On the eve of the N.F.L. season, Nike debuted a new campaign featuring Colin Kaepernick, the former San Francisco 49ers quarterback at the center of the ongoing league protests against police violence. The announcement reignited the debate over kneeling during the national anthem, with calls to boycott Nike on the grounds that the company was tacitly supporting the protests, which have been described as unpatriotic and disrespectful to service members by critics, including President Trump.
We wanted to know how service members and veterans felt about this, so Race/Related collaborated with At War, The New York Times Magazine’s channel that explores the experience and costs of war. Together, we reached out to readers for their perspectives on the debate, asking how their service and race have influenced their opinions. We received more than 400 responses. Here are some of their perspectives.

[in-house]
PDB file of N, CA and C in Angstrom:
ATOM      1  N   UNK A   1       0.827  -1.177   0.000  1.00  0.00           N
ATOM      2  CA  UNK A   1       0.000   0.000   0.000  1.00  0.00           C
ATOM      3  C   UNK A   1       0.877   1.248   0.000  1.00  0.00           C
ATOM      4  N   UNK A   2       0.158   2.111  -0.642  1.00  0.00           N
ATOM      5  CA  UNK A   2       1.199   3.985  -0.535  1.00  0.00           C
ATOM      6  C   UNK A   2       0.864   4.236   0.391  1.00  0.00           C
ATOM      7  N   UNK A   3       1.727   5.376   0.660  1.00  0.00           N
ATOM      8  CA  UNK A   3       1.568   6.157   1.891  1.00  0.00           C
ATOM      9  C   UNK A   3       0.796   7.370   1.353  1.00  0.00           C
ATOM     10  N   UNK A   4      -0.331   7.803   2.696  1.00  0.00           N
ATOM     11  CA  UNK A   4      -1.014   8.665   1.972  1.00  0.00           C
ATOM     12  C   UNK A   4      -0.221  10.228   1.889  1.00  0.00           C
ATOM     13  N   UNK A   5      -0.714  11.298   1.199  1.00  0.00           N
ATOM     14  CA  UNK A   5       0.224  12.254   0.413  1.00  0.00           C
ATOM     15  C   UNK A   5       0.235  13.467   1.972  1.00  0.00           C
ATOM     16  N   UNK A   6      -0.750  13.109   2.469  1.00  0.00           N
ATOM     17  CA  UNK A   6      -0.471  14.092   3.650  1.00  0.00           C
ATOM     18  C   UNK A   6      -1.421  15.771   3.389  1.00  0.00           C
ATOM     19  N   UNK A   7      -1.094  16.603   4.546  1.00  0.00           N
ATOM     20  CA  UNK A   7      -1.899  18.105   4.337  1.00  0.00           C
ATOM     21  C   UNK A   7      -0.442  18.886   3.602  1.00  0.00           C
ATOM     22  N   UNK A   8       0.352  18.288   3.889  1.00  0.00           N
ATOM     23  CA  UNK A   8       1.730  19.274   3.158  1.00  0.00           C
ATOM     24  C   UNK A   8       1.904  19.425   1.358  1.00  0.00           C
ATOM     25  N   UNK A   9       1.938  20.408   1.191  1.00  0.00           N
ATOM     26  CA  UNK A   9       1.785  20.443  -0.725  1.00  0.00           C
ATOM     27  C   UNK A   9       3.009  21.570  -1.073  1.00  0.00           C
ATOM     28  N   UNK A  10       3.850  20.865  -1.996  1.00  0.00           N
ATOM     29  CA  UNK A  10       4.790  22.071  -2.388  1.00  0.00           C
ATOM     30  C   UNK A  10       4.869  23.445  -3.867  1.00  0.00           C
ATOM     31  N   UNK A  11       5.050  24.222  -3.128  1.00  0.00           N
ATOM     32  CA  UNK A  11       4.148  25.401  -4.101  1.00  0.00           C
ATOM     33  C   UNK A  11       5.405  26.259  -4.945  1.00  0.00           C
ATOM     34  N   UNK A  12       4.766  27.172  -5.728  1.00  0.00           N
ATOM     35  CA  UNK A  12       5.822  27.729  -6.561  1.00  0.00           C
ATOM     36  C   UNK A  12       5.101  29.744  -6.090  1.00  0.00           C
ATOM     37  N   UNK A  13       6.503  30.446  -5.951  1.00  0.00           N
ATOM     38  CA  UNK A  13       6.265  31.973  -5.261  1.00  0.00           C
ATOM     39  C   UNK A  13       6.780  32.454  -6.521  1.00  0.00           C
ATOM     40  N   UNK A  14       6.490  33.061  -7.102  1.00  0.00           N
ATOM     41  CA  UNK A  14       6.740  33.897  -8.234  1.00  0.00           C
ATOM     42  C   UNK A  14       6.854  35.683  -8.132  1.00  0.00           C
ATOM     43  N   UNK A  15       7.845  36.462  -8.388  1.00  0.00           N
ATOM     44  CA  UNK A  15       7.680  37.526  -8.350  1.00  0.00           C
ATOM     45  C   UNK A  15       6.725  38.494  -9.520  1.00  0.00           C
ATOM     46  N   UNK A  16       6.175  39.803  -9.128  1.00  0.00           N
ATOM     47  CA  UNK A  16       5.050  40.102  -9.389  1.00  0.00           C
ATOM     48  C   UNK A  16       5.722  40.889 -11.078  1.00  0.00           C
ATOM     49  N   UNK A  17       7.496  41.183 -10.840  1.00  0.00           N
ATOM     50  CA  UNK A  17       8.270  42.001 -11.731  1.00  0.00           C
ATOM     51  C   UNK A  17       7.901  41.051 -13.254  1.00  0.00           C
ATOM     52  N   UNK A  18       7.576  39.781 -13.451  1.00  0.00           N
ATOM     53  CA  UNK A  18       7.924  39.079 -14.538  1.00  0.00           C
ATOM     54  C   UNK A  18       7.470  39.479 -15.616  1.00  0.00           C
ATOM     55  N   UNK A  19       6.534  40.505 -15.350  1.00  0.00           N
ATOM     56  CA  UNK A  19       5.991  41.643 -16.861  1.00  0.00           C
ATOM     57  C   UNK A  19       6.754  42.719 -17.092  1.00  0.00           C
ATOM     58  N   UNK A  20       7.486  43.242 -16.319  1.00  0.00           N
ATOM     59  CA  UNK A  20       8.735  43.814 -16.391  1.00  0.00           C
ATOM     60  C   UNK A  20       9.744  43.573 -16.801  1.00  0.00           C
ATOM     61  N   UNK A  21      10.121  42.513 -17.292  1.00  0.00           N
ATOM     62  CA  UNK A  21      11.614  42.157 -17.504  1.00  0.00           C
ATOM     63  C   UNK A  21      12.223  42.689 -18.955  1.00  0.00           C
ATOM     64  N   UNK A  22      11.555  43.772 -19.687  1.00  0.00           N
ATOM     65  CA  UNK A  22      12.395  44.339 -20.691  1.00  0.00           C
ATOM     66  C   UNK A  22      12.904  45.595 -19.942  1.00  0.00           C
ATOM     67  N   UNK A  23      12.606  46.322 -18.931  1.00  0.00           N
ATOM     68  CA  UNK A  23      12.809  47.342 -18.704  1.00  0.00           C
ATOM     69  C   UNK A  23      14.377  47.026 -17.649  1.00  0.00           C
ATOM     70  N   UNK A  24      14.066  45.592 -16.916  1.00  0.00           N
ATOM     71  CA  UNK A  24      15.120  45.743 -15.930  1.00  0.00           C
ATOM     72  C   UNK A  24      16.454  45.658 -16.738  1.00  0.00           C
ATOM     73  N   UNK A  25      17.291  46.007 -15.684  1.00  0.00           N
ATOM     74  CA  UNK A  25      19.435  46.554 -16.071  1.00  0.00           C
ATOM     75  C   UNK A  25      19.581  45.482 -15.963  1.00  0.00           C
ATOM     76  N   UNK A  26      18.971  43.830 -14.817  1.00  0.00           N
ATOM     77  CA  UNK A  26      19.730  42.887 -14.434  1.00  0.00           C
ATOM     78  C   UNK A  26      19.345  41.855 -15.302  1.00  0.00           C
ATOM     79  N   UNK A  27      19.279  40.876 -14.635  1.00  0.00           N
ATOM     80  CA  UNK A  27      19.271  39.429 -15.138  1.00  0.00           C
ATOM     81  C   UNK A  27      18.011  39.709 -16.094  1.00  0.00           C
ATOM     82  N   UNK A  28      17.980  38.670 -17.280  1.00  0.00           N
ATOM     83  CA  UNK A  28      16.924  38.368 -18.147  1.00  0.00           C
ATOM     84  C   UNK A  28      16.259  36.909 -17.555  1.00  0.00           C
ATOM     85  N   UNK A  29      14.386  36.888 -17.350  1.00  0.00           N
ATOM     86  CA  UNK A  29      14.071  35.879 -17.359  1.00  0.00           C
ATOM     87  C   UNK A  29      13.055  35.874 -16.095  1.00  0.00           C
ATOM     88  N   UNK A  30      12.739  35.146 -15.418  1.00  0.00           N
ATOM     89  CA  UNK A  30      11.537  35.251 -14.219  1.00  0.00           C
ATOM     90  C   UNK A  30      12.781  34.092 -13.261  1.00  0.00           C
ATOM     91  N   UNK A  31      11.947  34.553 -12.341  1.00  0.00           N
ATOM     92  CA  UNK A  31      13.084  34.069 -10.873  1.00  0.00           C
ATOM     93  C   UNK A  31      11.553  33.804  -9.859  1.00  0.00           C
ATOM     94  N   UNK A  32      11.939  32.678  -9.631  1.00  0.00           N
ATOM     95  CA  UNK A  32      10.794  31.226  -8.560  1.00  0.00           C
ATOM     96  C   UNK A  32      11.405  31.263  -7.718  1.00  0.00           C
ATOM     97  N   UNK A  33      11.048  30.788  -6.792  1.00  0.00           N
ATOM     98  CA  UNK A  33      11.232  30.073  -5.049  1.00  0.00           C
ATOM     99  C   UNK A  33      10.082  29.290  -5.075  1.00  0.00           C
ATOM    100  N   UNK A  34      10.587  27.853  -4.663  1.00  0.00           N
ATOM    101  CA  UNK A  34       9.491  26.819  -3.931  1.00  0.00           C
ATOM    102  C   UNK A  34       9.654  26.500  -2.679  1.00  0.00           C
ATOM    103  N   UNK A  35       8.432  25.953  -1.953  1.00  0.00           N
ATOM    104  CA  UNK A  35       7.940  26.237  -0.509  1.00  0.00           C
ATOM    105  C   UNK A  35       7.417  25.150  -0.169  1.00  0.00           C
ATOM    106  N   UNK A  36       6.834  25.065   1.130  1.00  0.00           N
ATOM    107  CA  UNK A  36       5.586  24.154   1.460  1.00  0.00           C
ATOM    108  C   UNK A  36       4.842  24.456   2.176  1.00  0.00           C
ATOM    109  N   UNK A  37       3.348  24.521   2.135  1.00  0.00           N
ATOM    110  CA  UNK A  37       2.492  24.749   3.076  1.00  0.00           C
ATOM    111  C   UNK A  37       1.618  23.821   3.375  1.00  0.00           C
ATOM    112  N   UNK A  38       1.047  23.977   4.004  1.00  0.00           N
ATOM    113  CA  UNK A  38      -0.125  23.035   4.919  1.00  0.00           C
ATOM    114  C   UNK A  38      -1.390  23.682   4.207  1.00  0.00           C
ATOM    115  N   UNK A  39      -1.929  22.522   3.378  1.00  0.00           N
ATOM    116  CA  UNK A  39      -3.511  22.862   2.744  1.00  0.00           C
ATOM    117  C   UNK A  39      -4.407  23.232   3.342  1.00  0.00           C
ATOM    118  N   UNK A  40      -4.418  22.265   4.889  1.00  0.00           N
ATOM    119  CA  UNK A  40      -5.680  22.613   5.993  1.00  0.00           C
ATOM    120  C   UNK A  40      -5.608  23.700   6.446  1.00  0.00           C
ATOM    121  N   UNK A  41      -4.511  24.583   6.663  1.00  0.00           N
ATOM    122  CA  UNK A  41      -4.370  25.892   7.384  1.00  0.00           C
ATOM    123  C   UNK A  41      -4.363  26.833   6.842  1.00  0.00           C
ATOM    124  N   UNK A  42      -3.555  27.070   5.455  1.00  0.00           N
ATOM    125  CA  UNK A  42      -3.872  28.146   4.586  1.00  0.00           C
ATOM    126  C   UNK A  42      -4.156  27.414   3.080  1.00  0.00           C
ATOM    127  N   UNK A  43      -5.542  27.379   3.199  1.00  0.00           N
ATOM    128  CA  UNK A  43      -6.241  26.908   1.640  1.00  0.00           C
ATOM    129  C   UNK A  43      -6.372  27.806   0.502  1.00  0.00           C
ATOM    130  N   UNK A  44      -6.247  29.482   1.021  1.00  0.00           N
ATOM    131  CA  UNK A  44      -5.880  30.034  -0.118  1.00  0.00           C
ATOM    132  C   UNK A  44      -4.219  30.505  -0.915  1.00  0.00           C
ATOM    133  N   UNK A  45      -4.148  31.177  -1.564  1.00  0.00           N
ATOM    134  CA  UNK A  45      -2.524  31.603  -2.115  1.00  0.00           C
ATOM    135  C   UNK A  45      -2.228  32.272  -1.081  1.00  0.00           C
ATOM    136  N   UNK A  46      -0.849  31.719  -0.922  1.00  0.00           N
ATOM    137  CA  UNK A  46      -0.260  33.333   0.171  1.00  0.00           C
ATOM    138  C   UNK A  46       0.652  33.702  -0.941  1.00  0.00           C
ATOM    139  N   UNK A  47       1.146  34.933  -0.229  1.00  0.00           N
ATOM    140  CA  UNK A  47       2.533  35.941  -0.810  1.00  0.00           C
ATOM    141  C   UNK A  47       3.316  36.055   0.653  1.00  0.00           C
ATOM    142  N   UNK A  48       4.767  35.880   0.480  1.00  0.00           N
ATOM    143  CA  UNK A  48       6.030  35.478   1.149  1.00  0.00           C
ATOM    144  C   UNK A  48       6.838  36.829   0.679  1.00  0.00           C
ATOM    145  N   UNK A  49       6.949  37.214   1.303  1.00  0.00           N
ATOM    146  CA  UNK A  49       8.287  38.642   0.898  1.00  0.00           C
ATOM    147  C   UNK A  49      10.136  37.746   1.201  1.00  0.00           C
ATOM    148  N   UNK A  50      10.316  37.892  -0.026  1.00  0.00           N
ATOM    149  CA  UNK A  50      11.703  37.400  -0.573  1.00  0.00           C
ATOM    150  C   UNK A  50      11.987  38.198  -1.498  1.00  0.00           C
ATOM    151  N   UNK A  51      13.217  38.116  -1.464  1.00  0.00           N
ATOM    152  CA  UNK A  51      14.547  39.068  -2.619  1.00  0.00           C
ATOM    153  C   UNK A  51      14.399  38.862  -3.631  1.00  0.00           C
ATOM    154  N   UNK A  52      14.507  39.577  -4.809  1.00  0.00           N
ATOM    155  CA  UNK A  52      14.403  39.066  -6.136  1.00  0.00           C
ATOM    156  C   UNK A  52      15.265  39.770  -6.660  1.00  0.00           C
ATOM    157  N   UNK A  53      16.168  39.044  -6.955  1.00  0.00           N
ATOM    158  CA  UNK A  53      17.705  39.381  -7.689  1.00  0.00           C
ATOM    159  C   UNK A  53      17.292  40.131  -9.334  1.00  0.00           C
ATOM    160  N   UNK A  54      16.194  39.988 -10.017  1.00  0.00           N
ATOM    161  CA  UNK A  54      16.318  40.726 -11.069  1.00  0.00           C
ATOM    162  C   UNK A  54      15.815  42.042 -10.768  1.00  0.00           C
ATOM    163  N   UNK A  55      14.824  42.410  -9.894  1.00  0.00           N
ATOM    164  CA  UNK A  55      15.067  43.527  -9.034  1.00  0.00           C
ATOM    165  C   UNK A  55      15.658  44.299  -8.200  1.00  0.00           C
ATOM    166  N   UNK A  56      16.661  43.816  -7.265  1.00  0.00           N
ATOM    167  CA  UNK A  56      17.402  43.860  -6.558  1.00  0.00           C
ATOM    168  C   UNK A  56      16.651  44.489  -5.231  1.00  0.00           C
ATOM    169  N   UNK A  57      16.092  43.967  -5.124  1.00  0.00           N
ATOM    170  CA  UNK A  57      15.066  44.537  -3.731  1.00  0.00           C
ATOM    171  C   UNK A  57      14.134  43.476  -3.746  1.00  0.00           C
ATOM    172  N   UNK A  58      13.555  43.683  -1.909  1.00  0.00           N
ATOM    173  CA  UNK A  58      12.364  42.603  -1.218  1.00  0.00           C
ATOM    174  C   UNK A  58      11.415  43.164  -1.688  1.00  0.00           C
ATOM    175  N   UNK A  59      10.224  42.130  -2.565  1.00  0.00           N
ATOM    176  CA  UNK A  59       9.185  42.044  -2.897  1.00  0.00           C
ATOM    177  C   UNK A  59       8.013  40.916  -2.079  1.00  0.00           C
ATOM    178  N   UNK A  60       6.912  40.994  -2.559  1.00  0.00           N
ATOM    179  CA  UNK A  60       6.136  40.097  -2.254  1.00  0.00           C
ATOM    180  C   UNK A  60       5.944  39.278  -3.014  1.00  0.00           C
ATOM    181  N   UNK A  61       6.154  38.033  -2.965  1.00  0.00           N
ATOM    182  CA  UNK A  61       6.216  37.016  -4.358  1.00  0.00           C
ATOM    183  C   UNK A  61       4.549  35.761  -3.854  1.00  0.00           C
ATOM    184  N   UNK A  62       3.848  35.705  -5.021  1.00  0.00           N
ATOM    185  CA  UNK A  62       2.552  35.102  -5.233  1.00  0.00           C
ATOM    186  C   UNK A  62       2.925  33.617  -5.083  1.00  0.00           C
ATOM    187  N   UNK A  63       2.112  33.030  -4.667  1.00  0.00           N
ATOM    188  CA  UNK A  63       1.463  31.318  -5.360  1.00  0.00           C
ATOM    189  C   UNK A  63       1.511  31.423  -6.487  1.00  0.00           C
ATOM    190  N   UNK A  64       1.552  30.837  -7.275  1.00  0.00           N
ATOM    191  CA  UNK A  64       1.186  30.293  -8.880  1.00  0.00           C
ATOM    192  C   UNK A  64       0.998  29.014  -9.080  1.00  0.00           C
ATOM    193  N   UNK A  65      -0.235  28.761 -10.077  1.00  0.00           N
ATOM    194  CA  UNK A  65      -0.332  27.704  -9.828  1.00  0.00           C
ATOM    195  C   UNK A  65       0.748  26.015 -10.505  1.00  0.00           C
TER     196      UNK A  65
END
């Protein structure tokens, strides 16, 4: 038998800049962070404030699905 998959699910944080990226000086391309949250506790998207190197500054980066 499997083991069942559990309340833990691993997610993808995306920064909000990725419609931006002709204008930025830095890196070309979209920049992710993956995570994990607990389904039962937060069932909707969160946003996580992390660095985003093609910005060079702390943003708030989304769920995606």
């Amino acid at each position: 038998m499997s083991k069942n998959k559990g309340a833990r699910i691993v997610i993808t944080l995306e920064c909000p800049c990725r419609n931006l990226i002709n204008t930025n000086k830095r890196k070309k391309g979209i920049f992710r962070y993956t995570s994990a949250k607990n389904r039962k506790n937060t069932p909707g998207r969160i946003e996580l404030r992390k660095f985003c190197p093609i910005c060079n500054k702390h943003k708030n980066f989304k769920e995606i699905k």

report released last week by the NAACP Legal Defense and Education Fund examines Judge Kavanaugh’s opinions and rulings on matters of racial and economic inequality. The analysis is based on a review “encompassing over 300 written opinions, focusing on constitutional and statutory issues.”
It is also “necessarily incomplete,” the report says, because of unreleased documents relating to Judge Kavanaugh’s time as a staff secretary and lawyer for former President George W. Bush. (Some of those documents have since been leaked.)